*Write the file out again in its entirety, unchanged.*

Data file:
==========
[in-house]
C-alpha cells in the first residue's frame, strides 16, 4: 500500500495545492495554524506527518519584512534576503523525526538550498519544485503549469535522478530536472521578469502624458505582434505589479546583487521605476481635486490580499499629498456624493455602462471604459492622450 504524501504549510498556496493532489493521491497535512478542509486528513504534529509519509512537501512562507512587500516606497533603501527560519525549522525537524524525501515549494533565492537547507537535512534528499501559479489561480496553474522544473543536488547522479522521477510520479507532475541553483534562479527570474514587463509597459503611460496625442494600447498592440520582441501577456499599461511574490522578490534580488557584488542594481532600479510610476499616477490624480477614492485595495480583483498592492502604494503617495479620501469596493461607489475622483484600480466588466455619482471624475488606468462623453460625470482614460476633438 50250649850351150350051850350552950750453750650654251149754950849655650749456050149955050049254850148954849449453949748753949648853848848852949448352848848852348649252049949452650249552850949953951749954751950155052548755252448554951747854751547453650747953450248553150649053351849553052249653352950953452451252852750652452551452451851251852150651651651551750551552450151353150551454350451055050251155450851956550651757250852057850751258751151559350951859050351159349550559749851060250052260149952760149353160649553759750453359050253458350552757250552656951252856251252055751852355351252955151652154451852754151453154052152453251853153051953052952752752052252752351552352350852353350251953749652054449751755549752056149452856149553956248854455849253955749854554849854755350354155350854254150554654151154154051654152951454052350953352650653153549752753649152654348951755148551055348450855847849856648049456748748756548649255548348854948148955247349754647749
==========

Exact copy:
[in-house]
C-alpha cells in the first residue's frame, strides 16, 4: 500500500495545492495554524506527518519584512534576503523525526538550498519544485503549469535522478530536472521578469502624458505582434505589479546583487521605476481635486490580499499629498456624493455602462471604459492622450 504524501504549510498556496493532489493521491497535512478542509486528513504534529509519509512537501512562507512587500516606497533603501527560519525549522525537524524525501515549494533565492537547507537535512534528499501559479489561480496553474522544473543536488547522479522521477510520479507532475541553483534562479527570474514587463509597459503611460496625442494600447498592440520582441501577456499599461511574490522578490534580488557584488542594481532600479510610476499616477490624480477614492485595495480583483498592492502604494503617495479620501469596493461607489475622483484600480466588466455619482471624475488606468462623453460625470482614460476633438 50250649850351150350051850350552950750453750650654251149754950849655650749456050149955050049254850148954849449453949748753949648853848848852949448352848848852348649252049949452650249552850949953951749954751950155052548755252448554951747854751547453650747953450248553150649053351849553052249653352950953452451252852750652452551452451851251852150651651651551750551552450151353150551454350451055050251155450851956550651757250852057850751258751151559350951859050351159349550559749851060250052260149952760149353160649553759750453359050253458350552757250552656951252856251252055751852355351252955151652154451852754151453154052152453251853153051953052952752752052252752351552352350852353350251953749652054449751755549752056149452856149553956248854455849253955749854554849854755350354155350854254150554654151154154051654152951454052350953352650653153549752753649152654348951755148551055348450855847849856648049456748748756548649255548348854948148955247349754647749